Tag: Brock Samson

Venture Bros. Wrapup: “Operation: P.R.O.M.”

Venture Bros. Wrapup: “Operation: P.R.O.M.”

TV & Radio
I know from reading Jackson Publick's LiveJournal that producing The Venture Bros. this season has been an arduous task.  He, Doc Hammer, and the rest of the AstroBase crew have been working on season 4 since at least summer 2008, and even at that there was a lengthy break in the middle and a shorter break before the season finale.  While I give the guys all the credit in the world for busting their ass to produce one of my favorite shows, I can't help but wonder when burnout will start to set in.  There's already talk in fan circles that "Operation: P.R.O.M." could just as easily be a series finale as a season finale. But speculation over the fate of the show can wait for another day.  Let's first take a look back at the first-ever one-hour Venture Bros. episode and try to figure out w
Venture Bros. wrapup: “Assisted Suicide”

Venture Bros. wrapup: “Assisted Suicide”

TV & Radio
For those who follow these episode recaps, apologies for missing last week's of "Bright Lights, Dean's City".  Real life got in the way for the first few days and by the time it got to Wednesday it seemed a bit pointless to write a recap.  But real quickly - it was probably a B-, if for no other reason than it felt like the lesser companion to "Everybody Comes to Hank's".  It was goofy but I think I'm done with the whole Phantom Limb/Prof. Incredible duo for a bit. So on to "Assisted Suicide", in which Dr. Orpheus returns and the show hits a high mark.  As self-contained episodes go, this was one of the best over the past few years.  The dialogue was crisp and funny, and there was just enough emotional depth to make it more than fluff.  And did I mention Dr. Orpheus?  Because he never g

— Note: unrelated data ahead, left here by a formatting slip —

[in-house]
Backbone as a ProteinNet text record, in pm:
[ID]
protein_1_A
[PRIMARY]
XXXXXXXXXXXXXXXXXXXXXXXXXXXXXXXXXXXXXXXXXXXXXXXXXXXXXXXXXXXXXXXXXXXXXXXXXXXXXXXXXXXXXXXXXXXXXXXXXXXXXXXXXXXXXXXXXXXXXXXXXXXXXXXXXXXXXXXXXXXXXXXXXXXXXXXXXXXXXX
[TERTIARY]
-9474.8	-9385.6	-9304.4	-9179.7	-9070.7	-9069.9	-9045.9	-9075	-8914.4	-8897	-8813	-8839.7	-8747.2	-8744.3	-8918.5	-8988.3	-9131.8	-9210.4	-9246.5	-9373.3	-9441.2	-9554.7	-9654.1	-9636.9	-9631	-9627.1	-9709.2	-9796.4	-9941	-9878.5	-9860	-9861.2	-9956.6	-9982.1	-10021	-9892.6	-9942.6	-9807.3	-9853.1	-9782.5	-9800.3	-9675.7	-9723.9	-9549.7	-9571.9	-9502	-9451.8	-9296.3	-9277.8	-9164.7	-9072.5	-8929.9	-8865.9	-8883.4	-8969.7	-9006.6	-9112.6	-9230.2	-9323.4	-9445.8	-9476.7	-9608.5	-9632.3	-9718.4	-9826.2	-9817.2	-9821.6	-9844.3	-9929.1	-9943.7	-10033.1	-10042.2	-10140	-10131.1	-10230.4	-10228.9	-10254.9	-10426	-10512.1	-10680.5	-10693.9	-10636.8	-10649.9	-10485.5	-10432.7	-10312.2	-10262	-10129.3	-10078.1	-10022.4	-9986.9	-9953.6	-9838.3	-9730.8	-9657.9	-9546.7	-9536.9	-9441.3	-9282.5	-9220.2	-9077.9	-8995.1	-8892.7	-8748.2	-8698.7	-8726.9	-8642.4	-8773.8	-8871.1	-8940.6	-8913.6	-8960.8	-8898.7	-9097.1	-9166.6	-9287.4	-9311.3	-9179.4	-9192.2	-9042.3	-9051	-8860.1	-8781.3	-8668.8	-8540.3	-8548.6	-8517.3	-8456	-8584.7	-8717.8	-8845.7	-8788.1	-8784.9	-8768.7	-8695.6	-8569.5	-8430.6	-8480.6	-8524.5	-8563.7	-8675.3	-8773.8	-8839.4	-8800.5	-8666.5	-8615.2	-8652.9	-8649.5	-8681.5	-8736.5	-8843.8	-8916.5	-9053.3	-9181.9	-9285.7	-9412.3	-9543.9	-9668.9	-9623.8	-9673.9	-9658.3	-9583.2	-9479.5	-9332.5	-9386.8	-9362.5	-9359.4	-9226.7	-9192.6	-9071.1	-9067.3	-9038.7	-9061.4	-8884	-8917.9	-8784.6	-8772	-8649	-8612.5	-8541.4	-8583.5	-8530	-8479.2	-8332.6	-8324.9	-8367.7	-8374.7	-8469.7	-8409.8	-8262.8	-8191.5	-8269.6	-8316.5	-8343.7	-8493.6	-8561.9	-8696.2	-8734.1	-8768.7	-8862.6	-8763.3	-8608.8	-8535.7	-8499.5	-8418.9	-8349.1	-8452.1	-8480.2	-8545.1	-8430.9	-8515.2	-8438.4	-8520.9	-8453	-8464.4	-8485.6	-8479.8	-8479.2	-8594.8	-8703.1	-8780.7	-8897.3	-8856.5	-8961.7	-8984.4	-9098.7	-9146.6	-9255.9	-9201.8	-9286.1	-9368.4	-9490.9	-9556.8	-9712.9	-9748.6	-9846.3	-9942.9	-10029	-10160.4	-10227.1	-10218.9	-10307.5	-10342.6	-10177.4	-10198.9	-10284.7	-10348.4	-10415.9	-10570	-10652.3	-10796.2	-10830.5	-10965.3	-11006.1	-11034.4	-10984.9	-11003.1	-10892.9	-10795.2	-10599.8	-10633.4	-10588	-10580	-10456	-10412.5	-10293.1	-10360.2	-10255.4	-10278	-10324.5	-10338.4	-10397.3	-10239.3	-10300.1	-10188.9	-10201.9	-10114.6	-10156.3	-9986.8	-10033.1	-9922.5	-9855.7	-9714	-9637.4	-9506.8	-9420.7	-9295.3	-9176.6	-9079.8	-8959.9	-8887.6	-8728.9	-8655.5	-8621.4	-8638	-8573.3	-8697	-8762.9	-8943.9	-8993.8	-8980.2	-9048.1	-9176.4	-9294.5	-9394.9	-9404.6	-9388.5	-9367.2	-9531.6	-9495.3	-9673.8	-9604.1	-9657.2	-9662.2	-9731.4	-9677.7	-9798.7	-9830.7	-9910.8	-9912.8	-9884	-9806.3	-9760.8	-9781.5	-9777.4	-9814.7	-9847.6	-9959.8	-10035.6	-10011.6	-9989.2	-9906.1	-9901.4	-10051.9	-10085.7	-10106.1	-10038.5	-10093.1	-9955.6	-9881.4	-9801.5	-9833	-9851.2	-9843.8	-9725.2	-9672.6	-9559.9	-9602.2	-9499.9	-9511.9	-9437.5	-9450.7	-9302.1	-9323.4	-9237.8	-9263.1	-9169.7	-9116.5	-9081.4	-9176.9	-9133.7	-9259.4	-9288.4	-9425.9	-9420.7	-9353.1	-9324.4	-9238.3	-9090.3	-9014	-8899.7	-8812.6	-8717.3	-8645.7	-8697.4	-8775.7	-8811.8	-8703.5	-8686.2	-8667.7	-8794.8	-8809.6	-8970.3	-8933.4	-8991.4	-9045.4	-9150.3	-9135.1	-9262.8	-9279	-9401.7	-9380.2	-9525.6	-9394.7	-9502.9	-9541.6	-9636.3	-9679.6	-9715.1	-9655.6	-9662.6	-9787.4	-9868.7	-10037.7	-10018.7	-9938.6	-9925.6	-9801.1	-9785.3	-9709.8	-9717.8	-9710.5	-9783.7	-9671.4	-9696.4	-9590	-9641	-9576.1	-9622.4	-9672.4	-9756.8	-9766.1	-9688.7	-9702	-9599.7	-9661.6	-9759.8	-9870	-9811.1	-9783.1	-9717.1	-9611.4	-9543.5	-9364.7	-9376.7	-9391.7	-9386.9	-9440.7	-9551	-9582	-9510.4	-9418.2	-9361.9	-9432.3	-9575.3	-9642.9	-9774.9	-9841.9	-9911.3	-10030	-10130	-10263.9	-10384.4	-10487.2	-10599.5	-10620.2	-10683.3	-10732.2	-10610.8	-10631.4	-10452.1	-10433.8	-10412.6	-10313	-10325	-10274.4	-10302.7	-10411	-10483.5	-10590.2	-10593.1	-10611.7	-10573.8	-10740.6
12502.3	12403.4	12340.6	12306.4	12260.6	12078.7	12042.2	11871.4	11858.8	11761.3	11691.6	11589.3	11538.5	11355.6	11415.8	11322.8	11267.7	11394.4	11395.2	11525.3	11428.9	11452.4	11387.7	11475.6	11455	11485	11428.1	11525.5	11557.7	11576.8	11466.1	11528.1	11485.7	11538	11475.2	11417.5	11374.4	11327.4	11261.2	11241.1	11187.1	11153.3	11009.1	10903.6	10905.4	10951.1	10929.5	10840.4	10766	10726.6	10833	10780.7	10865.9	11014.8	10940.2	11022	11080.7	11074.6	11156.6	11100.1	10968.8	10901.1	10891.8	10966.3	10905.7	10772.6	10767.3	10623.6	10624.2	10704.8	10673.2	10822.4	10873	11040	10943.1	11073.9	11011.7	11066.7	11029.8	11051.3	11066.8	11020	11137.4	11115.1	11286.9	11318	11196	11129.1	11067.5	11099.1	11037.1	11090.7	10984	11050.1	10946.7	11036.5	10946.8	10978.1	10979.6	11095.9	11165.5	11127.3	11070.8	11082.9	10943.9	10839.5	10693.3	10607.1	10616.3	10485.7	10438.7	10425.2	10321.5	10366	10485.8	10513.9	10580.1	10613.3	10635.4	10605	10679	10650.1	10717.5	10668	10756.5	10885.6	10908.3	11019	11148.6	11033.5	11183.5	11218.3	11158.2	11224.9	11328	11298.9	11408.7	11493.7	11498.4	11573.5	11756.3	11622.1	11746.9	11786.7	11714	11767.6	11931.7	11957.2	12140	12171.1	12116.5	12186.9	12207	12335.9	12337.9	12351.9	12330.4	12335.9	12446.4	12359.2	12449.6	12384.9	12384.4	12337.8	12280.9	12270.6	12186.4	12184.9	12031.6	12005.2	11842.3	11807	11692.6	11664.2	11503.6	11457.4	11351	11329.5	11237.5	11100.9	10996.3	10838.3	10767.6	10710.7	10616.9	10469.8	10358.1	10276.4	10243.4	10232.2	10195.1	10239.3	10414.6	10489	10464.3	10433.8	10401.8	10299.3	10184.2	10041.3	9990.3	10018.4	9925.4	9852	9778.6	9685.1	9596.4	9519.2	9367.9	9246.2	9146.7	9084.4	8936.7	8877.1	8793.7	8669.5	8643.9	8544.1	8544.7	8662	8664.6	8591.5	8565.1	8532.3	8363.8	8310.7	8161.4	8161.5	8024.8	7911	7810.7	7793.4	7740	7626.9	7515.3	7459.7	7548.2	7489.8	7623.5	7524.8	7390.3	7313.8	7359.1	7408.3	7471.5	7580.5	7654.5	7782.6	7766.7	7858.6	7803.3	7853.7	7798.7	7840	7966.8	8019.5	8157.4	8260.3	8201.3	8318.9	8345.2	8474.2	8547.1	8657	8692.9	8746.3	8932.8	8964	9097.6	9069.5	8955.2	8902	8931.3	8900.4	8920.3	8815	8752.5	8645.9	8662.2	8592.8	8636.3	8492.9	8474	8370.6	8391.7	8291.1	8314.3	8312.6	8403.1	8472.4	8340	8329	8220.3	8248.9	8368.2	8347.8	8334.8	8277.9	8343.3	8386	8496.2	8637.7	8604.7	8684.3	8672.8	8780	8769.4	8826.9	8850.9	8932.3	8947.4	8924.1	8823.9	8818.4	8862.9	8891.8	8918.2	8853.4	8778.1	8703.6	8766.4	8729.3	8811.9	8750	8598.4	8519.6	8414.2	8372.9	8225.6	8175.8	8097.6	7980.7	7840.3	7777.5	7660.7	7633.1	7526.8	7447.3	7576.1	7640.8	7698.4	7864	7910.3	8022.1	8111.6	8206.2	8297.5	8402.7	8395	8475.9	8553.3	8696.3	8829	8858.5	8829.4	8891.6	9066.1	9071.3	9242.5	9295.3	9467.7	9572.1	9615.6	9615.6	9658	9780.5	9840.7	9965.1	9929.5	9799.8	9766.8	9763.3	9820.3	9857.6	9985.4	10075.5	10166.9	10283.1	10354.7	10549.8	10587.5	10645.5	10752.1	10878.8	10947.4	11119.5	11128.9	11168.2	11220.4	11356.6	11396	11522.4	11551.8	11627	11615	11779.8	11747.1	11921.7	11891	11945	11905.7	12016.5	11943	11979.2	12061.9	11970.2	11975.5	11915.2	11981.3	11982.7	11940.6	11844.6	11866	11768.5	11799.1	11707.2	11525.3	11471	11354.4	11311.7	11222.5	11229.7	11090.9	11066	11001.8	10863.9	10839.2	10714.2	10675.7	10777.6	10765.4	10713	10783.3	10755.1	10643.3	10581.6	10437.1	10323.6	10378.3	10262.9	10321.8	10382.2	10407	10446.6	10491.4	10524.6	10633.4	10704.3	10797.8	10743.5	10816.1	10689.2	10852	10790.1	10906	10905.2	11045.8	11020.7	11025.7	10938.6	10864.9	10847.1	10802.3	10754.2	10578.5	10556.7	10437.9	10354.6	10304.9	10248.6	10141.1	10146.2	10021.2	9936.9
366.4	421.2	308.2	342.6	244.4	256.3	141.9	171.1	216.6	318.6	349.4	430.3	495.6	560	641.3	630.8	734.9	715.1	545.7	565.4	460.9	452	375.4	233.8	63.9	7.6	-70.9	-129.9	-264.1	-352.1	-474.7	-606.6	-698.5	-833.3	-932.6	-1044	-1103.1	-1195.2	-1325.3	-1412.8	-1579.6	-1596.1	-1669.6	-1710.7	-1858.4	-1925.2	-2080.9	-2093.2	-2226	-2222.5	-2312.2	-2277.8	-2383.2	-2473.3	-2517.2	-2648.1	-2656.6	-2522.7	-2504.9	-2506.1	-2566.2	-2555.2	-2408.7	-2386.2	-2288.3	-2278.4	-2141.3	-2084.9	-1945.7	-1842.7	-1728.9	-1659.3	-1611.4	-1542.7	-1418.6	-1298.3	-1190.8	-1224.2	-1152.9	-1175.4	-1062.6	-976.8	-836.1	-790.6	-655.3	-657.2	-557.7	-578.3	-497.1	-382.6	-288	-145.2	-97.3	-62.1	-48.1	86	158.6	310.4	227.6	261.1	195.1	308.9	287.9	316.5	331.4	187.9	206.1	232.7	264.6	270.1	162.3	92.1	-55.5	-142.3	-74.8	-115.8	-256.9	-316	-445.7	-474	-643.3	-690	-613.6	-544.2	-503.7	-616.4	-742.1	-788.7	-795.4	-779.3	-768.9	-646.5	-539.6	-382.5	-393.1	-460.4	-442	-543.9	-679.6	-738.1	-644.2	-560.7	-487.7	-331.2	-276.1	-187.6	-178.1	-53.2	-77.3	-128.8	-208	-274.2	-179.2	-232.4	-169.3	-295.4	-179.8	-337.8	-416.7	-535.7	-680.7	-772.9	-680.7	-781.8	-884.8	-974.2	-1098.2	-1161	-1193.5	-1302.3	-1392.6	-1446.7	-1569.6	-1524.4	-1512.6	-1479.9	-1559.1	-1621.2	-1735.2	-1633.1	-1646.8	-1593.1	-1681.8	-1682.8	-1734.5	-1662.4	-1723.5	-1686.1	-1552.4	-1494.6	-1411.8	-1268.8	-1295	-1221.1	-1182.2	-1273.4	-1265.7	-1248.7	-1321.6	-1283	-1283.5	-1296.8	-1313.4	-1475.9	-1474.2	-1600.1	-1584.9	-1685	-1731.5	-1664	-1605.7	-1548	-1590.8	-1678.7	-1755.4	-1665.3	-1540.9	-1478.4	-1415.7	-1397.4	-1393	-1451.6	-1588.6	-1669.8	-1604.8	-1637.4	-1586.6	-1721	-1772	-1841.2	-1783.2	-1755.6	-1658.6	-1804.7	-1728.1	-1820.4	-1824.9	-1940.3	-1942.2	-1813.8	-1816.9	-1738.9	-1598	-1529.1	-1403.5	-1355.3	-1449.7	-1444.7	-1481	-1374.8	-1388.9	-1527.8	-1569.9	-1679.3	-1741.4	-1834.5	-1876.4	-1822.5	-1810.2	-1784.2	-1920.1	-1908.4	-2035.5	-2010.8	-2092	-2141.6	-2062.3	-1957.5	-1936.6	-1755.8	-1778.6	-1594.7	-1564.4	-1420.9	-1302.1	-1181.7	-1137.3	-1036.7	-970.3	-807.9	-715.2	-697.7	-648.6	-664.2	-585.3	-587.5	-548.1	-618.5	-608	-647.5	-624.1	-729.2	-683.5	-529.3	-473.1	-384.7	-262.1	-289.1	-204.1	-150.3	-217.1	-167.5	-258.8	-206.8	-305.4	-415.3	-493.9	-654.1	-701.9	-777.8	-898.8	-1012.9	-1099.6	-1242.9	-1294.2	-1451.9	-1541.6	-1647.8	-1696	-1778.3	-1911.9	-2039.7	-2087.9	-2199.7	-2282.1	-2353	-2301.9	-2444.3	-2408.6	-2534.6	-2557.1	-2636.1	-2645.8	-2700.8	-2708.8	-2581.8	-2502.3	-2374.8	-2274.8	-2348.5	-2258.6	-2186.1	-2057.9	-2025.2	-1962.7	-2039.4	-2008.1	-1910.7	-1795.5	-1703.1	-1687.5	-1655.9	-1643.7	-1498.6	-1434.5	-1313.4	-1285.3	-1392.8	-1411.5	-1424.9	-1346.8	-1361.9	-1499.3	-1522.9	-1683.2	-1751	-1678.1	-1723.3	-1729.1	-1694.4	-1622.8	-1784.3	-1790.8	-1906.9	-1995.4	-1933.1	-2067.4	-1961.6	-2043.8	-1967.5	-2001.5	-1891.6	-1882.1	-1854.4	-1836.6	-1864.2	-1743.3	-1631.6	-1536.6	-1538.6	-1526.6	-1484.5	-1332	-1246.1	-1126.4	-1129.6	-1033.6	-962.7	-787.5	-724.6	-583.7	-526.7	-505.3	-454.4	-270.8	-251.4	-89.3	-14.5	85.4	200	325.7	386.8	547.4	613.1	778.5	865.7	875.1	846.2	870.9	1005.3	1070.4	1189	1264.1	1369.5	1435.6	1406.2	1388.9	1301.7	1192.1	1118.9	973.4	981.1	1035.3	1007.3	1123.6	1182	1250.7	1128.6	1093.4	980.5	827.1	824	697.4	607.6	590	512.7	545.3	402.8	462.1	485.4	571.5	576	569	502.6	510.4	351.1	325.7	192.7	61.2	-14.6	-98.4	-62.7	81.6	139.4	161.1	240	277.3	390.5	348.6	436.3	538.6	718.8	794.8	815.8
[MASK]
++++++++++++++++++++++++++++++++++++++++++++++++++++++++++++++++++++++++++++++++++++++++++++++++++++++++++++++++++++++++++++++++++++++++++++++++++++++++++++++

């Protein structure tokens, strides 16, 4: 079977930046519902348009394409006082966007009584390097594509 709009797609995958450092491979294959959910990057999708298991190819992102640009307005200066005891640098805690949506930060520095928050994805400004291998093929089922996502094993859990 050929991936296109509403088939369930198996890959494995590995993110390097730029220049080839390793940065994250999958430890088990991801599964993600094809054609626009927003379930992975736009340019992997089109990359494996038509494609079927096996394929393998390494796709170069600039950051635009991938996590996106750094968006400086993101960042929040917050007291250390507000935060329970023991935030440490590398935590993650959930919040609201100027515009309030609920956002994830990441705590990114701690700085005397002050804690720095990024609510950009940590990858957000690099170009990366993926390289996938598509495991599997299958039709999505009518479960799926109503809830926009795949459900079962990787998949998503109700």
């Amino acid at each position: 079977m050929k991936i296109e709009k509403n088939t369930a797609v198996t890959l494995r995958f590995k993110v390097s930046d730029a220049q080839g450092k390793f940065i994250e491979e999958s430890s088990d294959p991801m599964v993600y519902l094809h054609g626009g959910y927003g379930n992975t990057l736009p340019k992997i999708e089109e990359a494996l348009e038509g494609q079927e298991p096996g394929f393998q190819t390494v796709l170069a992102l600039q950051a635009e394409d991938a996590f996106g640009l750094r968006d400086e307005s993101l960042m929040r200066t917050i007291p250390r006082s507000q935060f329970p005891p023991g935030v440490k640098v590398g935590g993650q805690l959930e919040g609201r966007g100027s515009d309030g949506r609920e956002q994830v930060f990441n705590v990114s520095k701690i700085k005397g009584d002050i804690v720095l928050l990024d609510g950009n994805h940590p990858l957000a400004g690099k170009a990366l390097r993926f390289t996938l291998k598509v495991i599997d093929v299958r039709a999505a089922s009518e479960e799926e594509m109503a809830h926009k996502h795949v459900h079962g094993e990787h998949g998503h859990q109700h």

Venture Bros. wrapup: “Everybody Comes to Hank’s”

Venture Bros. wrapup: “Everybody Comes to Hank’s”

TV & Radio
When I first discovered the secret of Hank and Dean Venture - that they're merely the latest in a series of clones whipped up by their father - I was pissed.  Even within the kooky world of the Ventureverse, where henchmen die left and right, it seemed to devalue their value as people.  It made for some good sight gags (particularly the death montage in "Powerless in the Face of Death"), but felt empty otherwise.  I posted as much on Jackson Publick's blog, and he didn't take too kindly to the criticism. But I think what I objected to in truth was that having the boys as clones gave Jackson and Doc a sort-of Venture Plot Etch-A-Sketch, where they could simply hit Reset and still get to off them in increasingly gruesome ways. So when they removed that crutch at the beginning of this seas
Venture Bros. wrapup: “The Diving Bell vs. The Butter-Glider”

Venture Bros. wrapup: “The Diving Bell vs. The Butter-Glider”

TV & Radio
So how do I go about getting me one of those Statutory Ape t-shirts? Or for that matter, an Innerspace DVD? Oh hey, welcome back Venture Bros.!  It's been far too long. Anyway, we are finally ready to resume the fourth season, and "The Diving Bell vs. The Butter-Glider" does it in classic style.  No heavy myth exploration, no huge character growth, just lots of great dialogue and action.  And that's a great way to dive back into the show. So about the title - it's an homage to a novel called The Diving Bell and the Butterfly, about a man who awakes from a coma unable to communicate other than by blinking his left eye.  That's pretty much how we find ol' Rusty at the beginning of the episode, except that he's in Sgt. Hatred's jeep and is being trailed by the flying cocoon (pilo
Venture Bros. wrapup: “Return to Malice”

Venture Bros. wrapup: “Return to Malice”

TV & Radio